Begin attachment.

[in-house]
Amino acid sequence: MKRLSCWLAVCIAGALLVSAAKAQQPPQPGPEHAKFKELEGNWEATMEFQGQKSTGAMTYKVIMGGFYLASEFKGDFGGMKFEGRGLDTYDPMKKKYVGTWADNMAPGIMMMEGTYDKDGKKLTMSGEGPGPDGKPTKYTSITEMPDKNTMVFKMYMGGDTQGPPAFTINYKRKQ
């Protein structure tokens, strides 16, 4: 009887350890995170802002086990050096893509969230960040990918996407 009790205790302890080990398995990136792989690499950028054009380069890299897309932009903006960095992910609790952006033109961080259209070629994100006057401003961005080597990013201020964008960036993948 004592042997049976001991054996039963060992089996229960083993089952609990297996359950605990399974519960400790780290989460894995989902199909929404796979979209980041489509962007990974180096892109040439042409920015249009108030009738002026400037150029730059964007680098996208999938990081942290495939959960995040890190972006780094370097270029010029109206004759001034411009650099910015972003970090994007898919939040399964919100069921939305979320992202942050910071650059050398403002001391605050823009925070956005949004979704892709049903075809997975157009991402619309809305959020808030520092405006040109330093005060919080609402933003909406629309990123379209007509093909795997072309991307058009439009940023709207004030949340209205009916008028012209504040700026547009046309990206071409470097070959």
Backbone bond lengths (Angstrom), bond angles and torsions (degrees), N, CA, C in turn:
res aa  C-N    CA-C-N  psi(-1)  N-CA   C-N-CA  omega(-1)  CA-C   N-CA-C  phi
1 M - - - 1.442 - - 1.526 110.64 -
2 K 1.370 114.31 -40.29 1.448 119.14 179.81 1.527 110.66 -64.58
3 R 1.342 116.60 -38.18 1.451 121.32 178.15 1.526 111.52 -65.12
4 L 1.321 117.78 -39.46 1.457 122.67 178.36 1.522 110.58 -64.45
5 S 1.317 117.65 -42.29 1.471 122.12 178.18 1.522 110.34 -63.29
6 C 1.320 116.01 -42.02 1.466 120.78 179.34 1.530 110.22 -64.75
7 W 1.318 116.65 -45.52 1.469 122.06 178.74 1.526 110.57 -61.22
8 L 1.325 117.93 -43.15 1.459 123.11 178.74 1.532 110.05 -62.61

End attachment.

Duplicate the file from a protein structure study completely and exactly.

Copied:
[in-house]
Amino acid sequence: MKRLSCWLAVCIAGALLVSAAKAQQPPQPGPEHAKFKELEGNWEATMEFQGQKSTGAMTYKVIMGGFYLASEFKGDFGGMKFEGRGLDTYDPMKKKYVGTWADNMAPGIMMMEGTYDKDGKKLTMSGEGPGPDGKPTKYTSITEMPDKNTMVFKMYMGGDTQGPPAFTINYKRKQ
């Protein structure tokens, strides 16, 4: 009887350890995170802002086990050096893509969230960040990918996407 009790205790302890080990398995990136792989690499950028054009380069890299897309932009903006960095992910609790952006033109961080259209070629994100006057401003961005080597990013201020964008960036993948 004592042997049976001991054996039963060992089996229960083993089952609990297996359950605990399974519960400790780290989460894995989902199909929404796979979209980041489509962007990974180096892109040439042409920015249009108030009738002026400037150029730059964007680098996208999938990081942290495939959960995040890190972006780094370097270029010029109206004759001034411009650099910015972003970090994007898919939040399964919100069921939305979320992202942050910071650059050398403002001391605050823009925070956005949004979704892709049903075809997975157009991402619309809305959020808030520092405006040109330093005060919080609402933003909406629309990123379209007509093909795997072309991307058009439009940023709207004030949340209205009916008028012209504040700026547009046309990206071409470097070959």
Backbone bond lengths (Angstrom), bond angles and torsions (degrees), N, CA, C in turn:
res aa  C-N    CA-C-N  psi(-1)  N-CA   C-N-CA  omega(-1)  CA-C   N-CA-C  phi
1 M - - - 1.442 - - 1.526 110.64 -
2 K 1.370 114.31 -40.29 1.448 119.14 179.81 1.527 110.66 -64.58
3 R 1.342 116.60 -38.18 1.451 121.32 178.15 1.526 111.52 -65.12
4 L 1.321 117.78 -39.46 1.457 122.67 178.36 1.522 110.58 -64.45
5 S 1.317 117.65 -42.29 1.471 122.12 178.18 1.522 110.34 -63.29
6 C 1.320 116.01 -42.02 1.466 120.78 179.34 1.530 110.22 -64.75
7 W 1.318 116.65 -45.52 1.469 122.06 178.74 1.526 110.57 -61.22
8 L 1.325 117.93 -43.15 1.459 123.11 178.74 1.532 110.05 -62.61